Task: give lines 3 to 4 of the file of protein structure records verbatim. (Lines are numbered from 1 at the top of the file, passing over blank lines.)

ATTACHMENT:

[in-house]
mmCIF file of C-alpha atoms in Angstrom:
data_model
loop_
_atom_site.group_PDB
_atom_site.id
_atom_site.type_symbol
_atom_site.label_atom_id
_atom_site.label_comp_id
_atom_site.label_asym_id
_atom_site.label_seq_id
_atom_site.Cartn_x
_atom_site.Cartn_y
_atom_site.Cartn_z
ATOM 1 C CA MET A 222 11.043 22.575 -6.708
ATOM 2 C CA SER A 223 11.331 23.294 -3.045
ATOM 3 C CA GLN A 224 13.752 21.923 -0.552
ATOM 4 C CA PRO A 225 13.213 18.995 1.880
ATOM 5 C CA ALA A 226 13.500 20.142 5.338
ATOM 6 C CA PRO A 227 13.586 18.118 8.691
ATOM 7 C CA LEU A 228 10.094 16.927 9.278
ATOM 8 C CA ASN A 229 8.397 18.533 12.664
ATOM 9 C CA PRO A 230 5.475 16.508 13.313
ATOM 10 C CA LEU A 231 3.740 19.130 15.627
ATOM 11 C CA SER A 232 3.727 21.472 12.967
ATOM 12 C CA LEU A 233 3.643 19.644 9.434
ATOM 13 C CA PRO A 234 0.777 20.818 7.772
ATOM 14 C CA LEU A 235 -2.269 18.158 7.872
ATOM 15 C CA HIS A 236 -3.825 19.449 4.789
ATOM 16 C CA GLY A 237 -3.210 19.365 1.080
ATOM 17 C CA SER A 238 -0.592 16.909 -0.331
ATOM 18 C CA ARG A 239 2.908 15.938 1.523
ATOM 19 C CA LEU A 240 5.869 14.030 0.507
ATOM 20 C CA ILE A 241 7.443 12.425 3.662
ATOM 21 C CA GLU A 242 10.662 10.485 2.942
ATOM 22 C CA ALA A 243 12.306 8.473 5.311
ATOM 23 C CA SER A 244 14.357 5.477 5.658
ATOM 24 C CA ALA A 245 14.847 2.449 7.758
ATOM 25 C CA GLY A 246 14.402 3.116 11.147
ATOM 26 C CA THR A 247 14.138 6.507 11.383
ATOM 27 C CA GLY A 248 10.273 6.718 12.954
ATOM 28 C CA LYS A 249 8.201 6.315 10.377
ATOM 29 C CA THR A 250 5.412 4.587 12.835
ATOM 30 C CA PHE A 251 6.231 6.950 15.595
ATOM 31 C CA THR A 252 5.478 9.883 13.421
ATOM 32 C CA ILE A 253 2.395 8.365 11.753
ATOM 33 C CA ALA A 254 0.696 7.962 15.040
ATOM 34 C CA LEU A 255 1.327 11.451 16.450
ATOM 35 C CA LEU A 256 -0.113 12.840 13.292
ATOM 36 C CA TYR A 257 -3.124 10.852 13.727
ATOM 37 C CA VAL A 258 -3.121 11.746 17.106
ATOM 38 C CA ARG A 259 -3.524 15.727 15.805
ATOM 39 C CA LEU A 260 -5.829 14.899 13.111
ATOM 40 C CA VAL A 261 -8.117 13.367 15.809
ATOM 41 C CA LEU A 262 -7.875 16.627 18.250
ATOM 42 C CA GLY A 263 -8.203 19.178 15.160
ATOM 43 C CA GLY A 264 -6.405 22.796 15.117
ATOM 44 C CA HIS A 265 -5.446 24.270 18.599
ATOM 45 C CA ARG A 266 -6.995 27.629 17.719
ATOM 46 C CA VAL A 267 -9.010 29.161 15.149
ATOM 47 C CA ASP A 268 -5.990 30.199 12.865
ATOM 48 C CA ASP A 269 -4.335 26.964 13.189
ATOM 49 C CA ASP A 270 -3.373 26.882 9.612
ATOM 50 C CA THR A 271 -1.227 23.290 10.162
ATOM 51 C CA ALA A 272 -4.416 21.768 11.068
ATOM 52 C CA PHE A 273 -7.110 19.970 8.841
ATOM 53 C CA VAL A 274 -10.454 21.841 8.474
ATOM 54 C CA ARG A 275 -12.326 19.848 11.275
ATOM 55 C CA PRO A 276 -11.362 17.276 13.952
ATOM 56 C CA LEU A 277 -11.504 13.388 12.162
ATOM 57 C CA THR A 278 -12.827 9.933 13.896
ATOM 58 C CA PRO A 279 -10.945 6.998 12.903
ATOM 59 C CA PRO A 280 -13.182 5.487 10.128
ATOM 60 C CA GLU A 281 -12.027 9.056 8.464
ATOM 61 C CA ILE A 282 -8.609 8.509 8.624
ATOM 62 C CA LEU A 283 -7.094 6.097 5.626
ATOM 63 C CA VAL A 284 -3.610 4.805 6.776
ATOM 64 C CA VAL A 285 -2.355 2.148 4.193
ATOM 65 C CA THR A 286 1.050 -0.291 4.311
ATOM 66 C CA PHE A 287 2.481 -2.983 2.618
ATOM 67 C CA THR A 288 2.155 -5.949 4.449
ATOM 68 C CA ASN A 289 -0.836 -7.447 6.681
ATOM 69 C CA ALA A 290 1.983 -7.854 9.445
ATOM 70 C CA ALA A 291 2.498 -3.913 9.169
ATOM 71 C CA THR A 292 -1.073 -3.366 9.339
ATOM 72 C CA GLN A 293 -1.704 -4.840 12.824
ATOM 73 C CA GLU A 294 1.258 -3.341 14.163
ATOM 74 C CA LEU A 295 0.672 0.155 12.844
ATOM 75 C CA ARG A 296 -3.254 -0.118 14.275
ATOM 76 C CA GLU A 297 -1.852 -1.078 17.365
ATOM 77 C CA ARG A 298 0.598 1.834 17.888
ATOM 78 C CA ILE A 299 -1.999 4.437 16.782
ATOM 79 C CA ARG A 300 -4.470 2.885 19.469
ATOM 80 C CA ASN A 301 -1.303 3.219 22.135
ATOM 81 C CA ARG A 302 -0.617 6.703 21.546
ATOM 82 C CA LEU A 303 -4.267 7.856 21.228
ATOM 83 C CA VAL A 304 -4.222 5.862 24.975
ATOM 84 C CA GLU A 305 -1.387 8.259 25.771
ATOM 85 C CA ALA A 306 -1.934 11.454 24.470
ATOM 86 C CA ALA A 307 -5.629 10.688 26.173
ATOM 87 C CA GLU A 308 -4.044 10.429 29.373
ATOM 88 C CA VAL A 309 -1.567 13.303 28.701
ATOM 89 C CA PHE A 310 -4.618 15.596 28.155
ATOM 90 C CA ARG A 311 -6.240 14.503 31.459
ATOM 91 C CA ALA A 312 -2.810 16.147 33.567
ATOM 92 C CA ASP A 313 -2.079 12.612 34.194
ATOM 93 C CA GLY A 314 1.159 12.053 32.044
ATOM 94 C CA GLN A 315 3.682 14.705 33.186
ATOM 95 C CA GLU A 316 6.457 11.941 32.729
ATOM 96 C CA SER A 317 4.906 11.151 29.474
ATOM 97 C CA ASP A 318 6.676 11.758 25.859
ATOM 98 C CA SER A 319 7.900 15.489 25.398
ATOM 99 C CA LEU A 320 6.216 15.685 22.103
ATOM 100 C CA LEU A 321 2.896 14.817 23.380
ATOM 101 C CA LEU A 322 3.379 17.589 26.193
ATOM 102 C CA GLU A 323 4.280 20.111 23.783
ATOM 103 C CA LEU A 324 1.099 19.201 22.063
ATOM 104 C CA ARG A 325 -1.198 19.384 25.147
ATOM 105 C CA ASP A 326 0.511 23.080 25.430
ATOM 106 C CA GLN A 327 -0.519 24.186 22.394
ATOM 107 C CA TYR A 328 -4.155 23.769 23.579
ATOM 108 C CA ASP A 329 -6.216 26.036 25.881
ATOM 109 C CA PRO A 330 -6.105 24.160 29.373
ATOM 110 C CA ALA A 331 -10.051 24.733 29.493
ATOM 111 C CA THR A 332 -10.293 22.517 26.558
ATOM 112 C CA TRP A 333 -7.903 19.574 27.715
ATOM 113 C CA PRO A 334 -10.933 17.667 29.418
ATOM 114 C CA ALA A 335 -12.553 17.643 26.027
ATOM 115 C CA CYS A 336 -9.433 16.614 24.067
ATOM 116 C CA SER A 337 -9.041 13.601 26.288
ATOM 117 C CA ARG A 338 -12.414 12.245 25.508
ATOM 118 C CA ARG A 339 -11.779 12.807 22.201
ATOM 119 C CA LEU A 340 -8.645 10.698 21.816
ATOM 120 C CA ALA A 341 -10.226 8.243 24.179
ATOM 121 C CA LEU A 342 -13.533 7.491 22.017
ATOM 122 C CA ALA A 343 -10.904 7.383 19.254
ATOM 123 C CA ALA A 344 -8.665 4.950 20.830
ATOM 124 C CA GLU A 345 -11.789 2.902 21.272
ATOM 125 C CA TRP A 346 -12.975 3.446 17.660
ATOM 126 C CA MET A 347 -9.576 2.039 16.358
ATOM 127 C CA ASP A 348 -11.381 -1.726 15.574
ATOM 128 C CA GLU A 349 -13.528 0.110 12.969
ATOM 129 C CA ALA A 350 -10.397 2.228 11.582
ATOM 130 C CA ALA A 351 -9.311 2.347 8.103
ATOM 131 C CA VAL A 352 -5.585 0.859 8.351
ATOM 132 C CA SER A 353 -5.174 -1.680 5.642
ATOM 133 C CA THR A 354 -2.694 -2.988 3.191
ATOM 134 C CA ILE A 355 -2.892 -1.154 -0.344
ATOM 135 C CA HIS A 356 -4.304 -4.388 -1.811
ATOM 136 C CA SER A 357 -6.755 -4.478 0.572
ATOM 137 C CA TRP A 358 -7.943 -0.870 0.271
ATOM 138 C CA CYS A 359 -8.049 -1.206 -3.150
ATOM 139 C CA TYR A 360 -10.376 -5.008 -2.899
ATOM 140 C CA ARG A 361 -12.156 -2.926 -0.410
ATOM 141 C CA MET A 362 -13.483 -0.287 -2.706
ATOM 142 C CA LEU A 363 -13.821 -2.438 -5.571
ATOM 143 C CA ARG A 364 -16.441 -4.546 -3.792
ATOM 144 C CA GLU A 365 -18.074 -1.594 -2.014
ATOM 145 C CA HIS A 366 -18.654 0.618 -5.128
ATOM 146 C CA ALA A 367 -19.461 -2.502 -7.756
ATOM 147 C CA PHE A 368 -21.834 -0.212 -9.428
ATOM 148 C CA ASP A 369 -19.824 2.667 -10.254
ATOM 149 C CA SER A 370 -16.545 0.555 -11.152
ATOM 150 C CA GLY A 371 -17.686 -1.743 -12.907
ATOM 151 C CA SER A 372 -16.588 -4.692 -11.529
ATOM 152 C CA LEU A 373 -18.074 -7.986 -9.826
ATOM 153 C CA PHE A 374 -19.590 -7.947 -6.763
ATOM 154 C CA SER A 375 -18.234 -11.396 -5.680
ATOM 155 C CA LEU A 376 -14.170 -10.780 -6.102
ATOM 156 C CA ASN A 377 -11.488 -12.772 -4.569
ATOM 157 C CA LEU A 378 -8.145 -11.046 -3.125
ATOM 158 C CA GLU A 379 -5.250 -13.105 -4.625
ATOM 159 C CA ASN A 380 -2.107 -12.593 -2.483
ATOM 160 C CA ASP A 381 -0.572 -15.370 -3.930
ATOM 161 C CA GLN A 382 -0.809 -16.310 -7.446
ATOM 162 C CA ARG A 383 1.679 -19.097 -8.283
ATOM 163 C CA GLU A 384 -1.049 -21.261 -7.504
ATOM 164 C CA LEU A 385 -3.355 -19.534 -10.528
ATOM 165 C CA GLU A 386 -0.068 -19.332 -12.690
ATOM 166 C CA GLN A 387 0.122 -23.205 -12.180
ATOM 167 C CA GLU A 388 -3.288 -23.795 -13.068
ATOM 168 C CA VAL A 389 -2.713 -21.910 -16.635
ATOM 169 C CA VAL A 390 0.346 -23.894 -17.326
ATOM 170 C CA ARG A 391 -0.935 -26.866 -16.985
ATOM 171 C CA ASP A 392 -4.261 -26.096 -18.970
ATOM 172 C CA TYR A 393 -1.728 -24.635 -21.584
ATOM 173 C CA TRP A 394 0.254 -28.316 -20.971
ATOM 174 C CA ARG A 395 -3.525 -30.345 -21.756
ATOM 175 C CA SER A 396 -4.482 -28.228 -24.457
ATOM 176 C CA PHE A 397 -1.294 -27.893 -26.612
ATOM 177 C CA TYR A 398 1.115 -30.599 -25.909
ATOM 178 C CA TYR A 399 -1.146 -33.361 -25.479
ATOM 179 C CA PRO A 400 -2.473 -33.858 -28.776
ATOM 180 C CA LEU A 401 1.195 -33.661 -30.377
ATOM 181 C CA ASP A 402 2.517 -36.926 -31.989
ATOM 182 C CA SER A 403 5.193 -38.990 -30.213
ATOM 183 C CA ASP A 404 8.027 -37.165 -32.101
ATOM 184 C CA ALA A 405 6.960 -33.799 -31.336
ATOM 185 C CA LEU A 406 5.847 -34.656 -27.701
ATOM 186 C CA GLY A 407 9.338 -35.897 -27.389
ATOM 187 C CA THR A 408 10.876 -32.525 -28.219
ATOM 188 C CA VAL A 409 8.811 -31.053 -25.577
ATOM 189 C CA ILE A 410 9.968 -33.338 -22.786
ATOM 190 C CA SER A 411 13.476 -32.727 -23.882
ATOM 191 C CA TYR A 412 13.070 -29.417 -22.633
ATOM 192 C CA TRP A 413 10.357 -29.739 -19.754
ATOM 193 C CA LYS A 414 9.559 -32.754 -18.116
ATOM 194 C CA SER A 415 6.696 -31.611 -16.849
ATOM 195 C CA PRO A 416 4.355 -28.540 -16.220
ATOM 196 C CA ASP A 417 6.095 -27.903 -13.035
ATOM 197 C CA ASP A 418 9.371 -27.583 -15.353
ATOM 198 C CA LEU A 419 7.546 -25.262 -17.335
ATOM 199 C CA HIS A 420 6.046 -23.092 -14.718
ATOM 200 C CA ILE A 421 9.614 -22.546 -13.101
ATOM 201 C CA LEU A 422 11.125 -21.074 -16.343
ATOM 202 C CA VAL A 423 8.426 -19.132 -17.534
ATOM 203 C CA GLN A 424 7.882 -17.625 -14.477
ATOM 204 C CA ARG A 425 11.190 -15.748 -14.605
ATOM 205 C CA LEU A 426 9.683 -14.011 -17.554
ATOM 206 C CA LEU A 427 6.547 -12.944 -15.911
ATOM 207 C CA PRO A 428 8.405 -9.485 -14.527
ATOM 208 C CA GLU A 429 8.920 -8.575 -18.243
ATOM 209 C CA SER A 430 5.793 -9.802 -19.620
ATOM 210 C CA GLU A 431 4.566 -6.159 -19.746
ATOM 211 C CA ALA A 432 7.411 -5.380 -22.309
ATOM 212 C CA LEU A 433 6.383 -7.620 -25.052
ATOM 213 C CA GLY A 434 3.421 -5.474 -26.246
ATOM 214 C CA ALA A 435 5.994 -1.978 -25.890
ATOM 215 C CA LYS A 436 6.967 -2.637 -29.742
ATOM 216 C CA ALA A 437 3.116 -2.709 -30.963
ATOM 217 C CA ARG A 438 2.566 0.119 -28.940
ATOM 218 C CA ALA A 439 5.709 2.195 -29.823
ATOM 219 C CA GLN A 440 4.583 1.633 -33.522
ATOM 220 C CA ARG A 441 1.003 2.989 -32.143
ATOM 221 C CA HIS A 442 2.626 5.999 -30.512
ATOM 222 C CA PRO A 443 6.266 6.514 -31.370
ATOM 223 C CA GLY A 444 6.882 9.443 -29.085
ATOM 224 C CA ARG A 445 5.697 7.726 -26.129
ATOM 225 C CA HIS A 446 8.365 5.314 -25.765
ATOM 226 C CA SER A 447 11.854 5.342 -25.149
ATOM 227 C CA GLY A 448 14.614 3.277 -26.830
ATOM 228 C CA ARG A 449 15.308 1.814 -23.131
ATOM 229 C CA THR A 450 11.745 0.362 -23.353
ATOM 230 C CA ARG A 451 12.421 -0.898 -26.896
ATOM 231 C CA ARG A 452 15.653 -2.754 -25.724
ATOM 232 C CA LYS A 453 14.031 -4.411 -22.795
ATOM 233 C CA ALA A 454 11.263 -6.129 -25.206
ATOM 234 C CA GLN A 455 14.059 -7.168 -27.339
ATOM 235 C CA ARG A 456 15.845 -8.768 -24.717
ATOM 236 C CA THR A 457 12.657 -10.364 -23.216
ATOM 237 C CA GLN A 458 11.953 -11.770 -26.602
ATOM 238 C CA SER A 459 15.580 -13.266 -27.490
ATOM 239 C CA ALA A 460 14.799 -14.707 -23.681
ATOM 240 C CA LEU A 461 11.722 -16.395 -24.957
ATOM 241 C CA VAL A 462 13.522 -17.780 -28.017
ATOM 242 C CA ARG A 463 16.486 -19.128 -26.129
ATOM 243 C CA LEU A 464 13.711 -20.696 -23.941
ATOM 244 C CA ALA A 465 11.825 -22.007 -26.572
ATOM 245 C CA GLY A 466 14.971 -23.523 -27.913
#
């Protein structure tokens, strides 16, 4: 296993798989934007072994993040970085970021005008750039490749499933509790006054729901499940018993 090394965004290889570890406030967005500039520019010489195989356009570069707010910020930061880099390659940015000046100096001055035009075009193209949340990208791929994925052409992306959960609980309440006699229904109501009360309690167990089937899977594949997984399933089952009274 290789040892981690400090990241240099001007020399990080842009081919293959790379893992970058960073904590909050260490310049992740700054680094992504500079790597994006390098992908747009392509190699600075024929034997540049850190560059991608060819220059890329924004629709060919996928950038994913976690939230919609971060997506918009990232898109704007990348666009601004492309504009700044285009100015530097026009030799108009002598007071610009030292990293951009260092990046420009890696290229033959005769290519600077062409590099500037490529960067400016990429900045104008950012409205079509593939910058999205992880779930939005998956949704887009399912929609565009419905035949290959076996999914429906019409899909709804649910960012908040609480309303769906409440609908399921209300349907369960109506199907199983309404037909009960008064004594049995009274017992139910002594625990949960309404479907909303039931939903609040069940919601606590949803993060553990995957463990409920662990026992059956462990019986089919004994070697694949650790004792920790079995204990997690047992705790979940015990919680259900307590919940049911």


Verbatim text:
data_model
loop_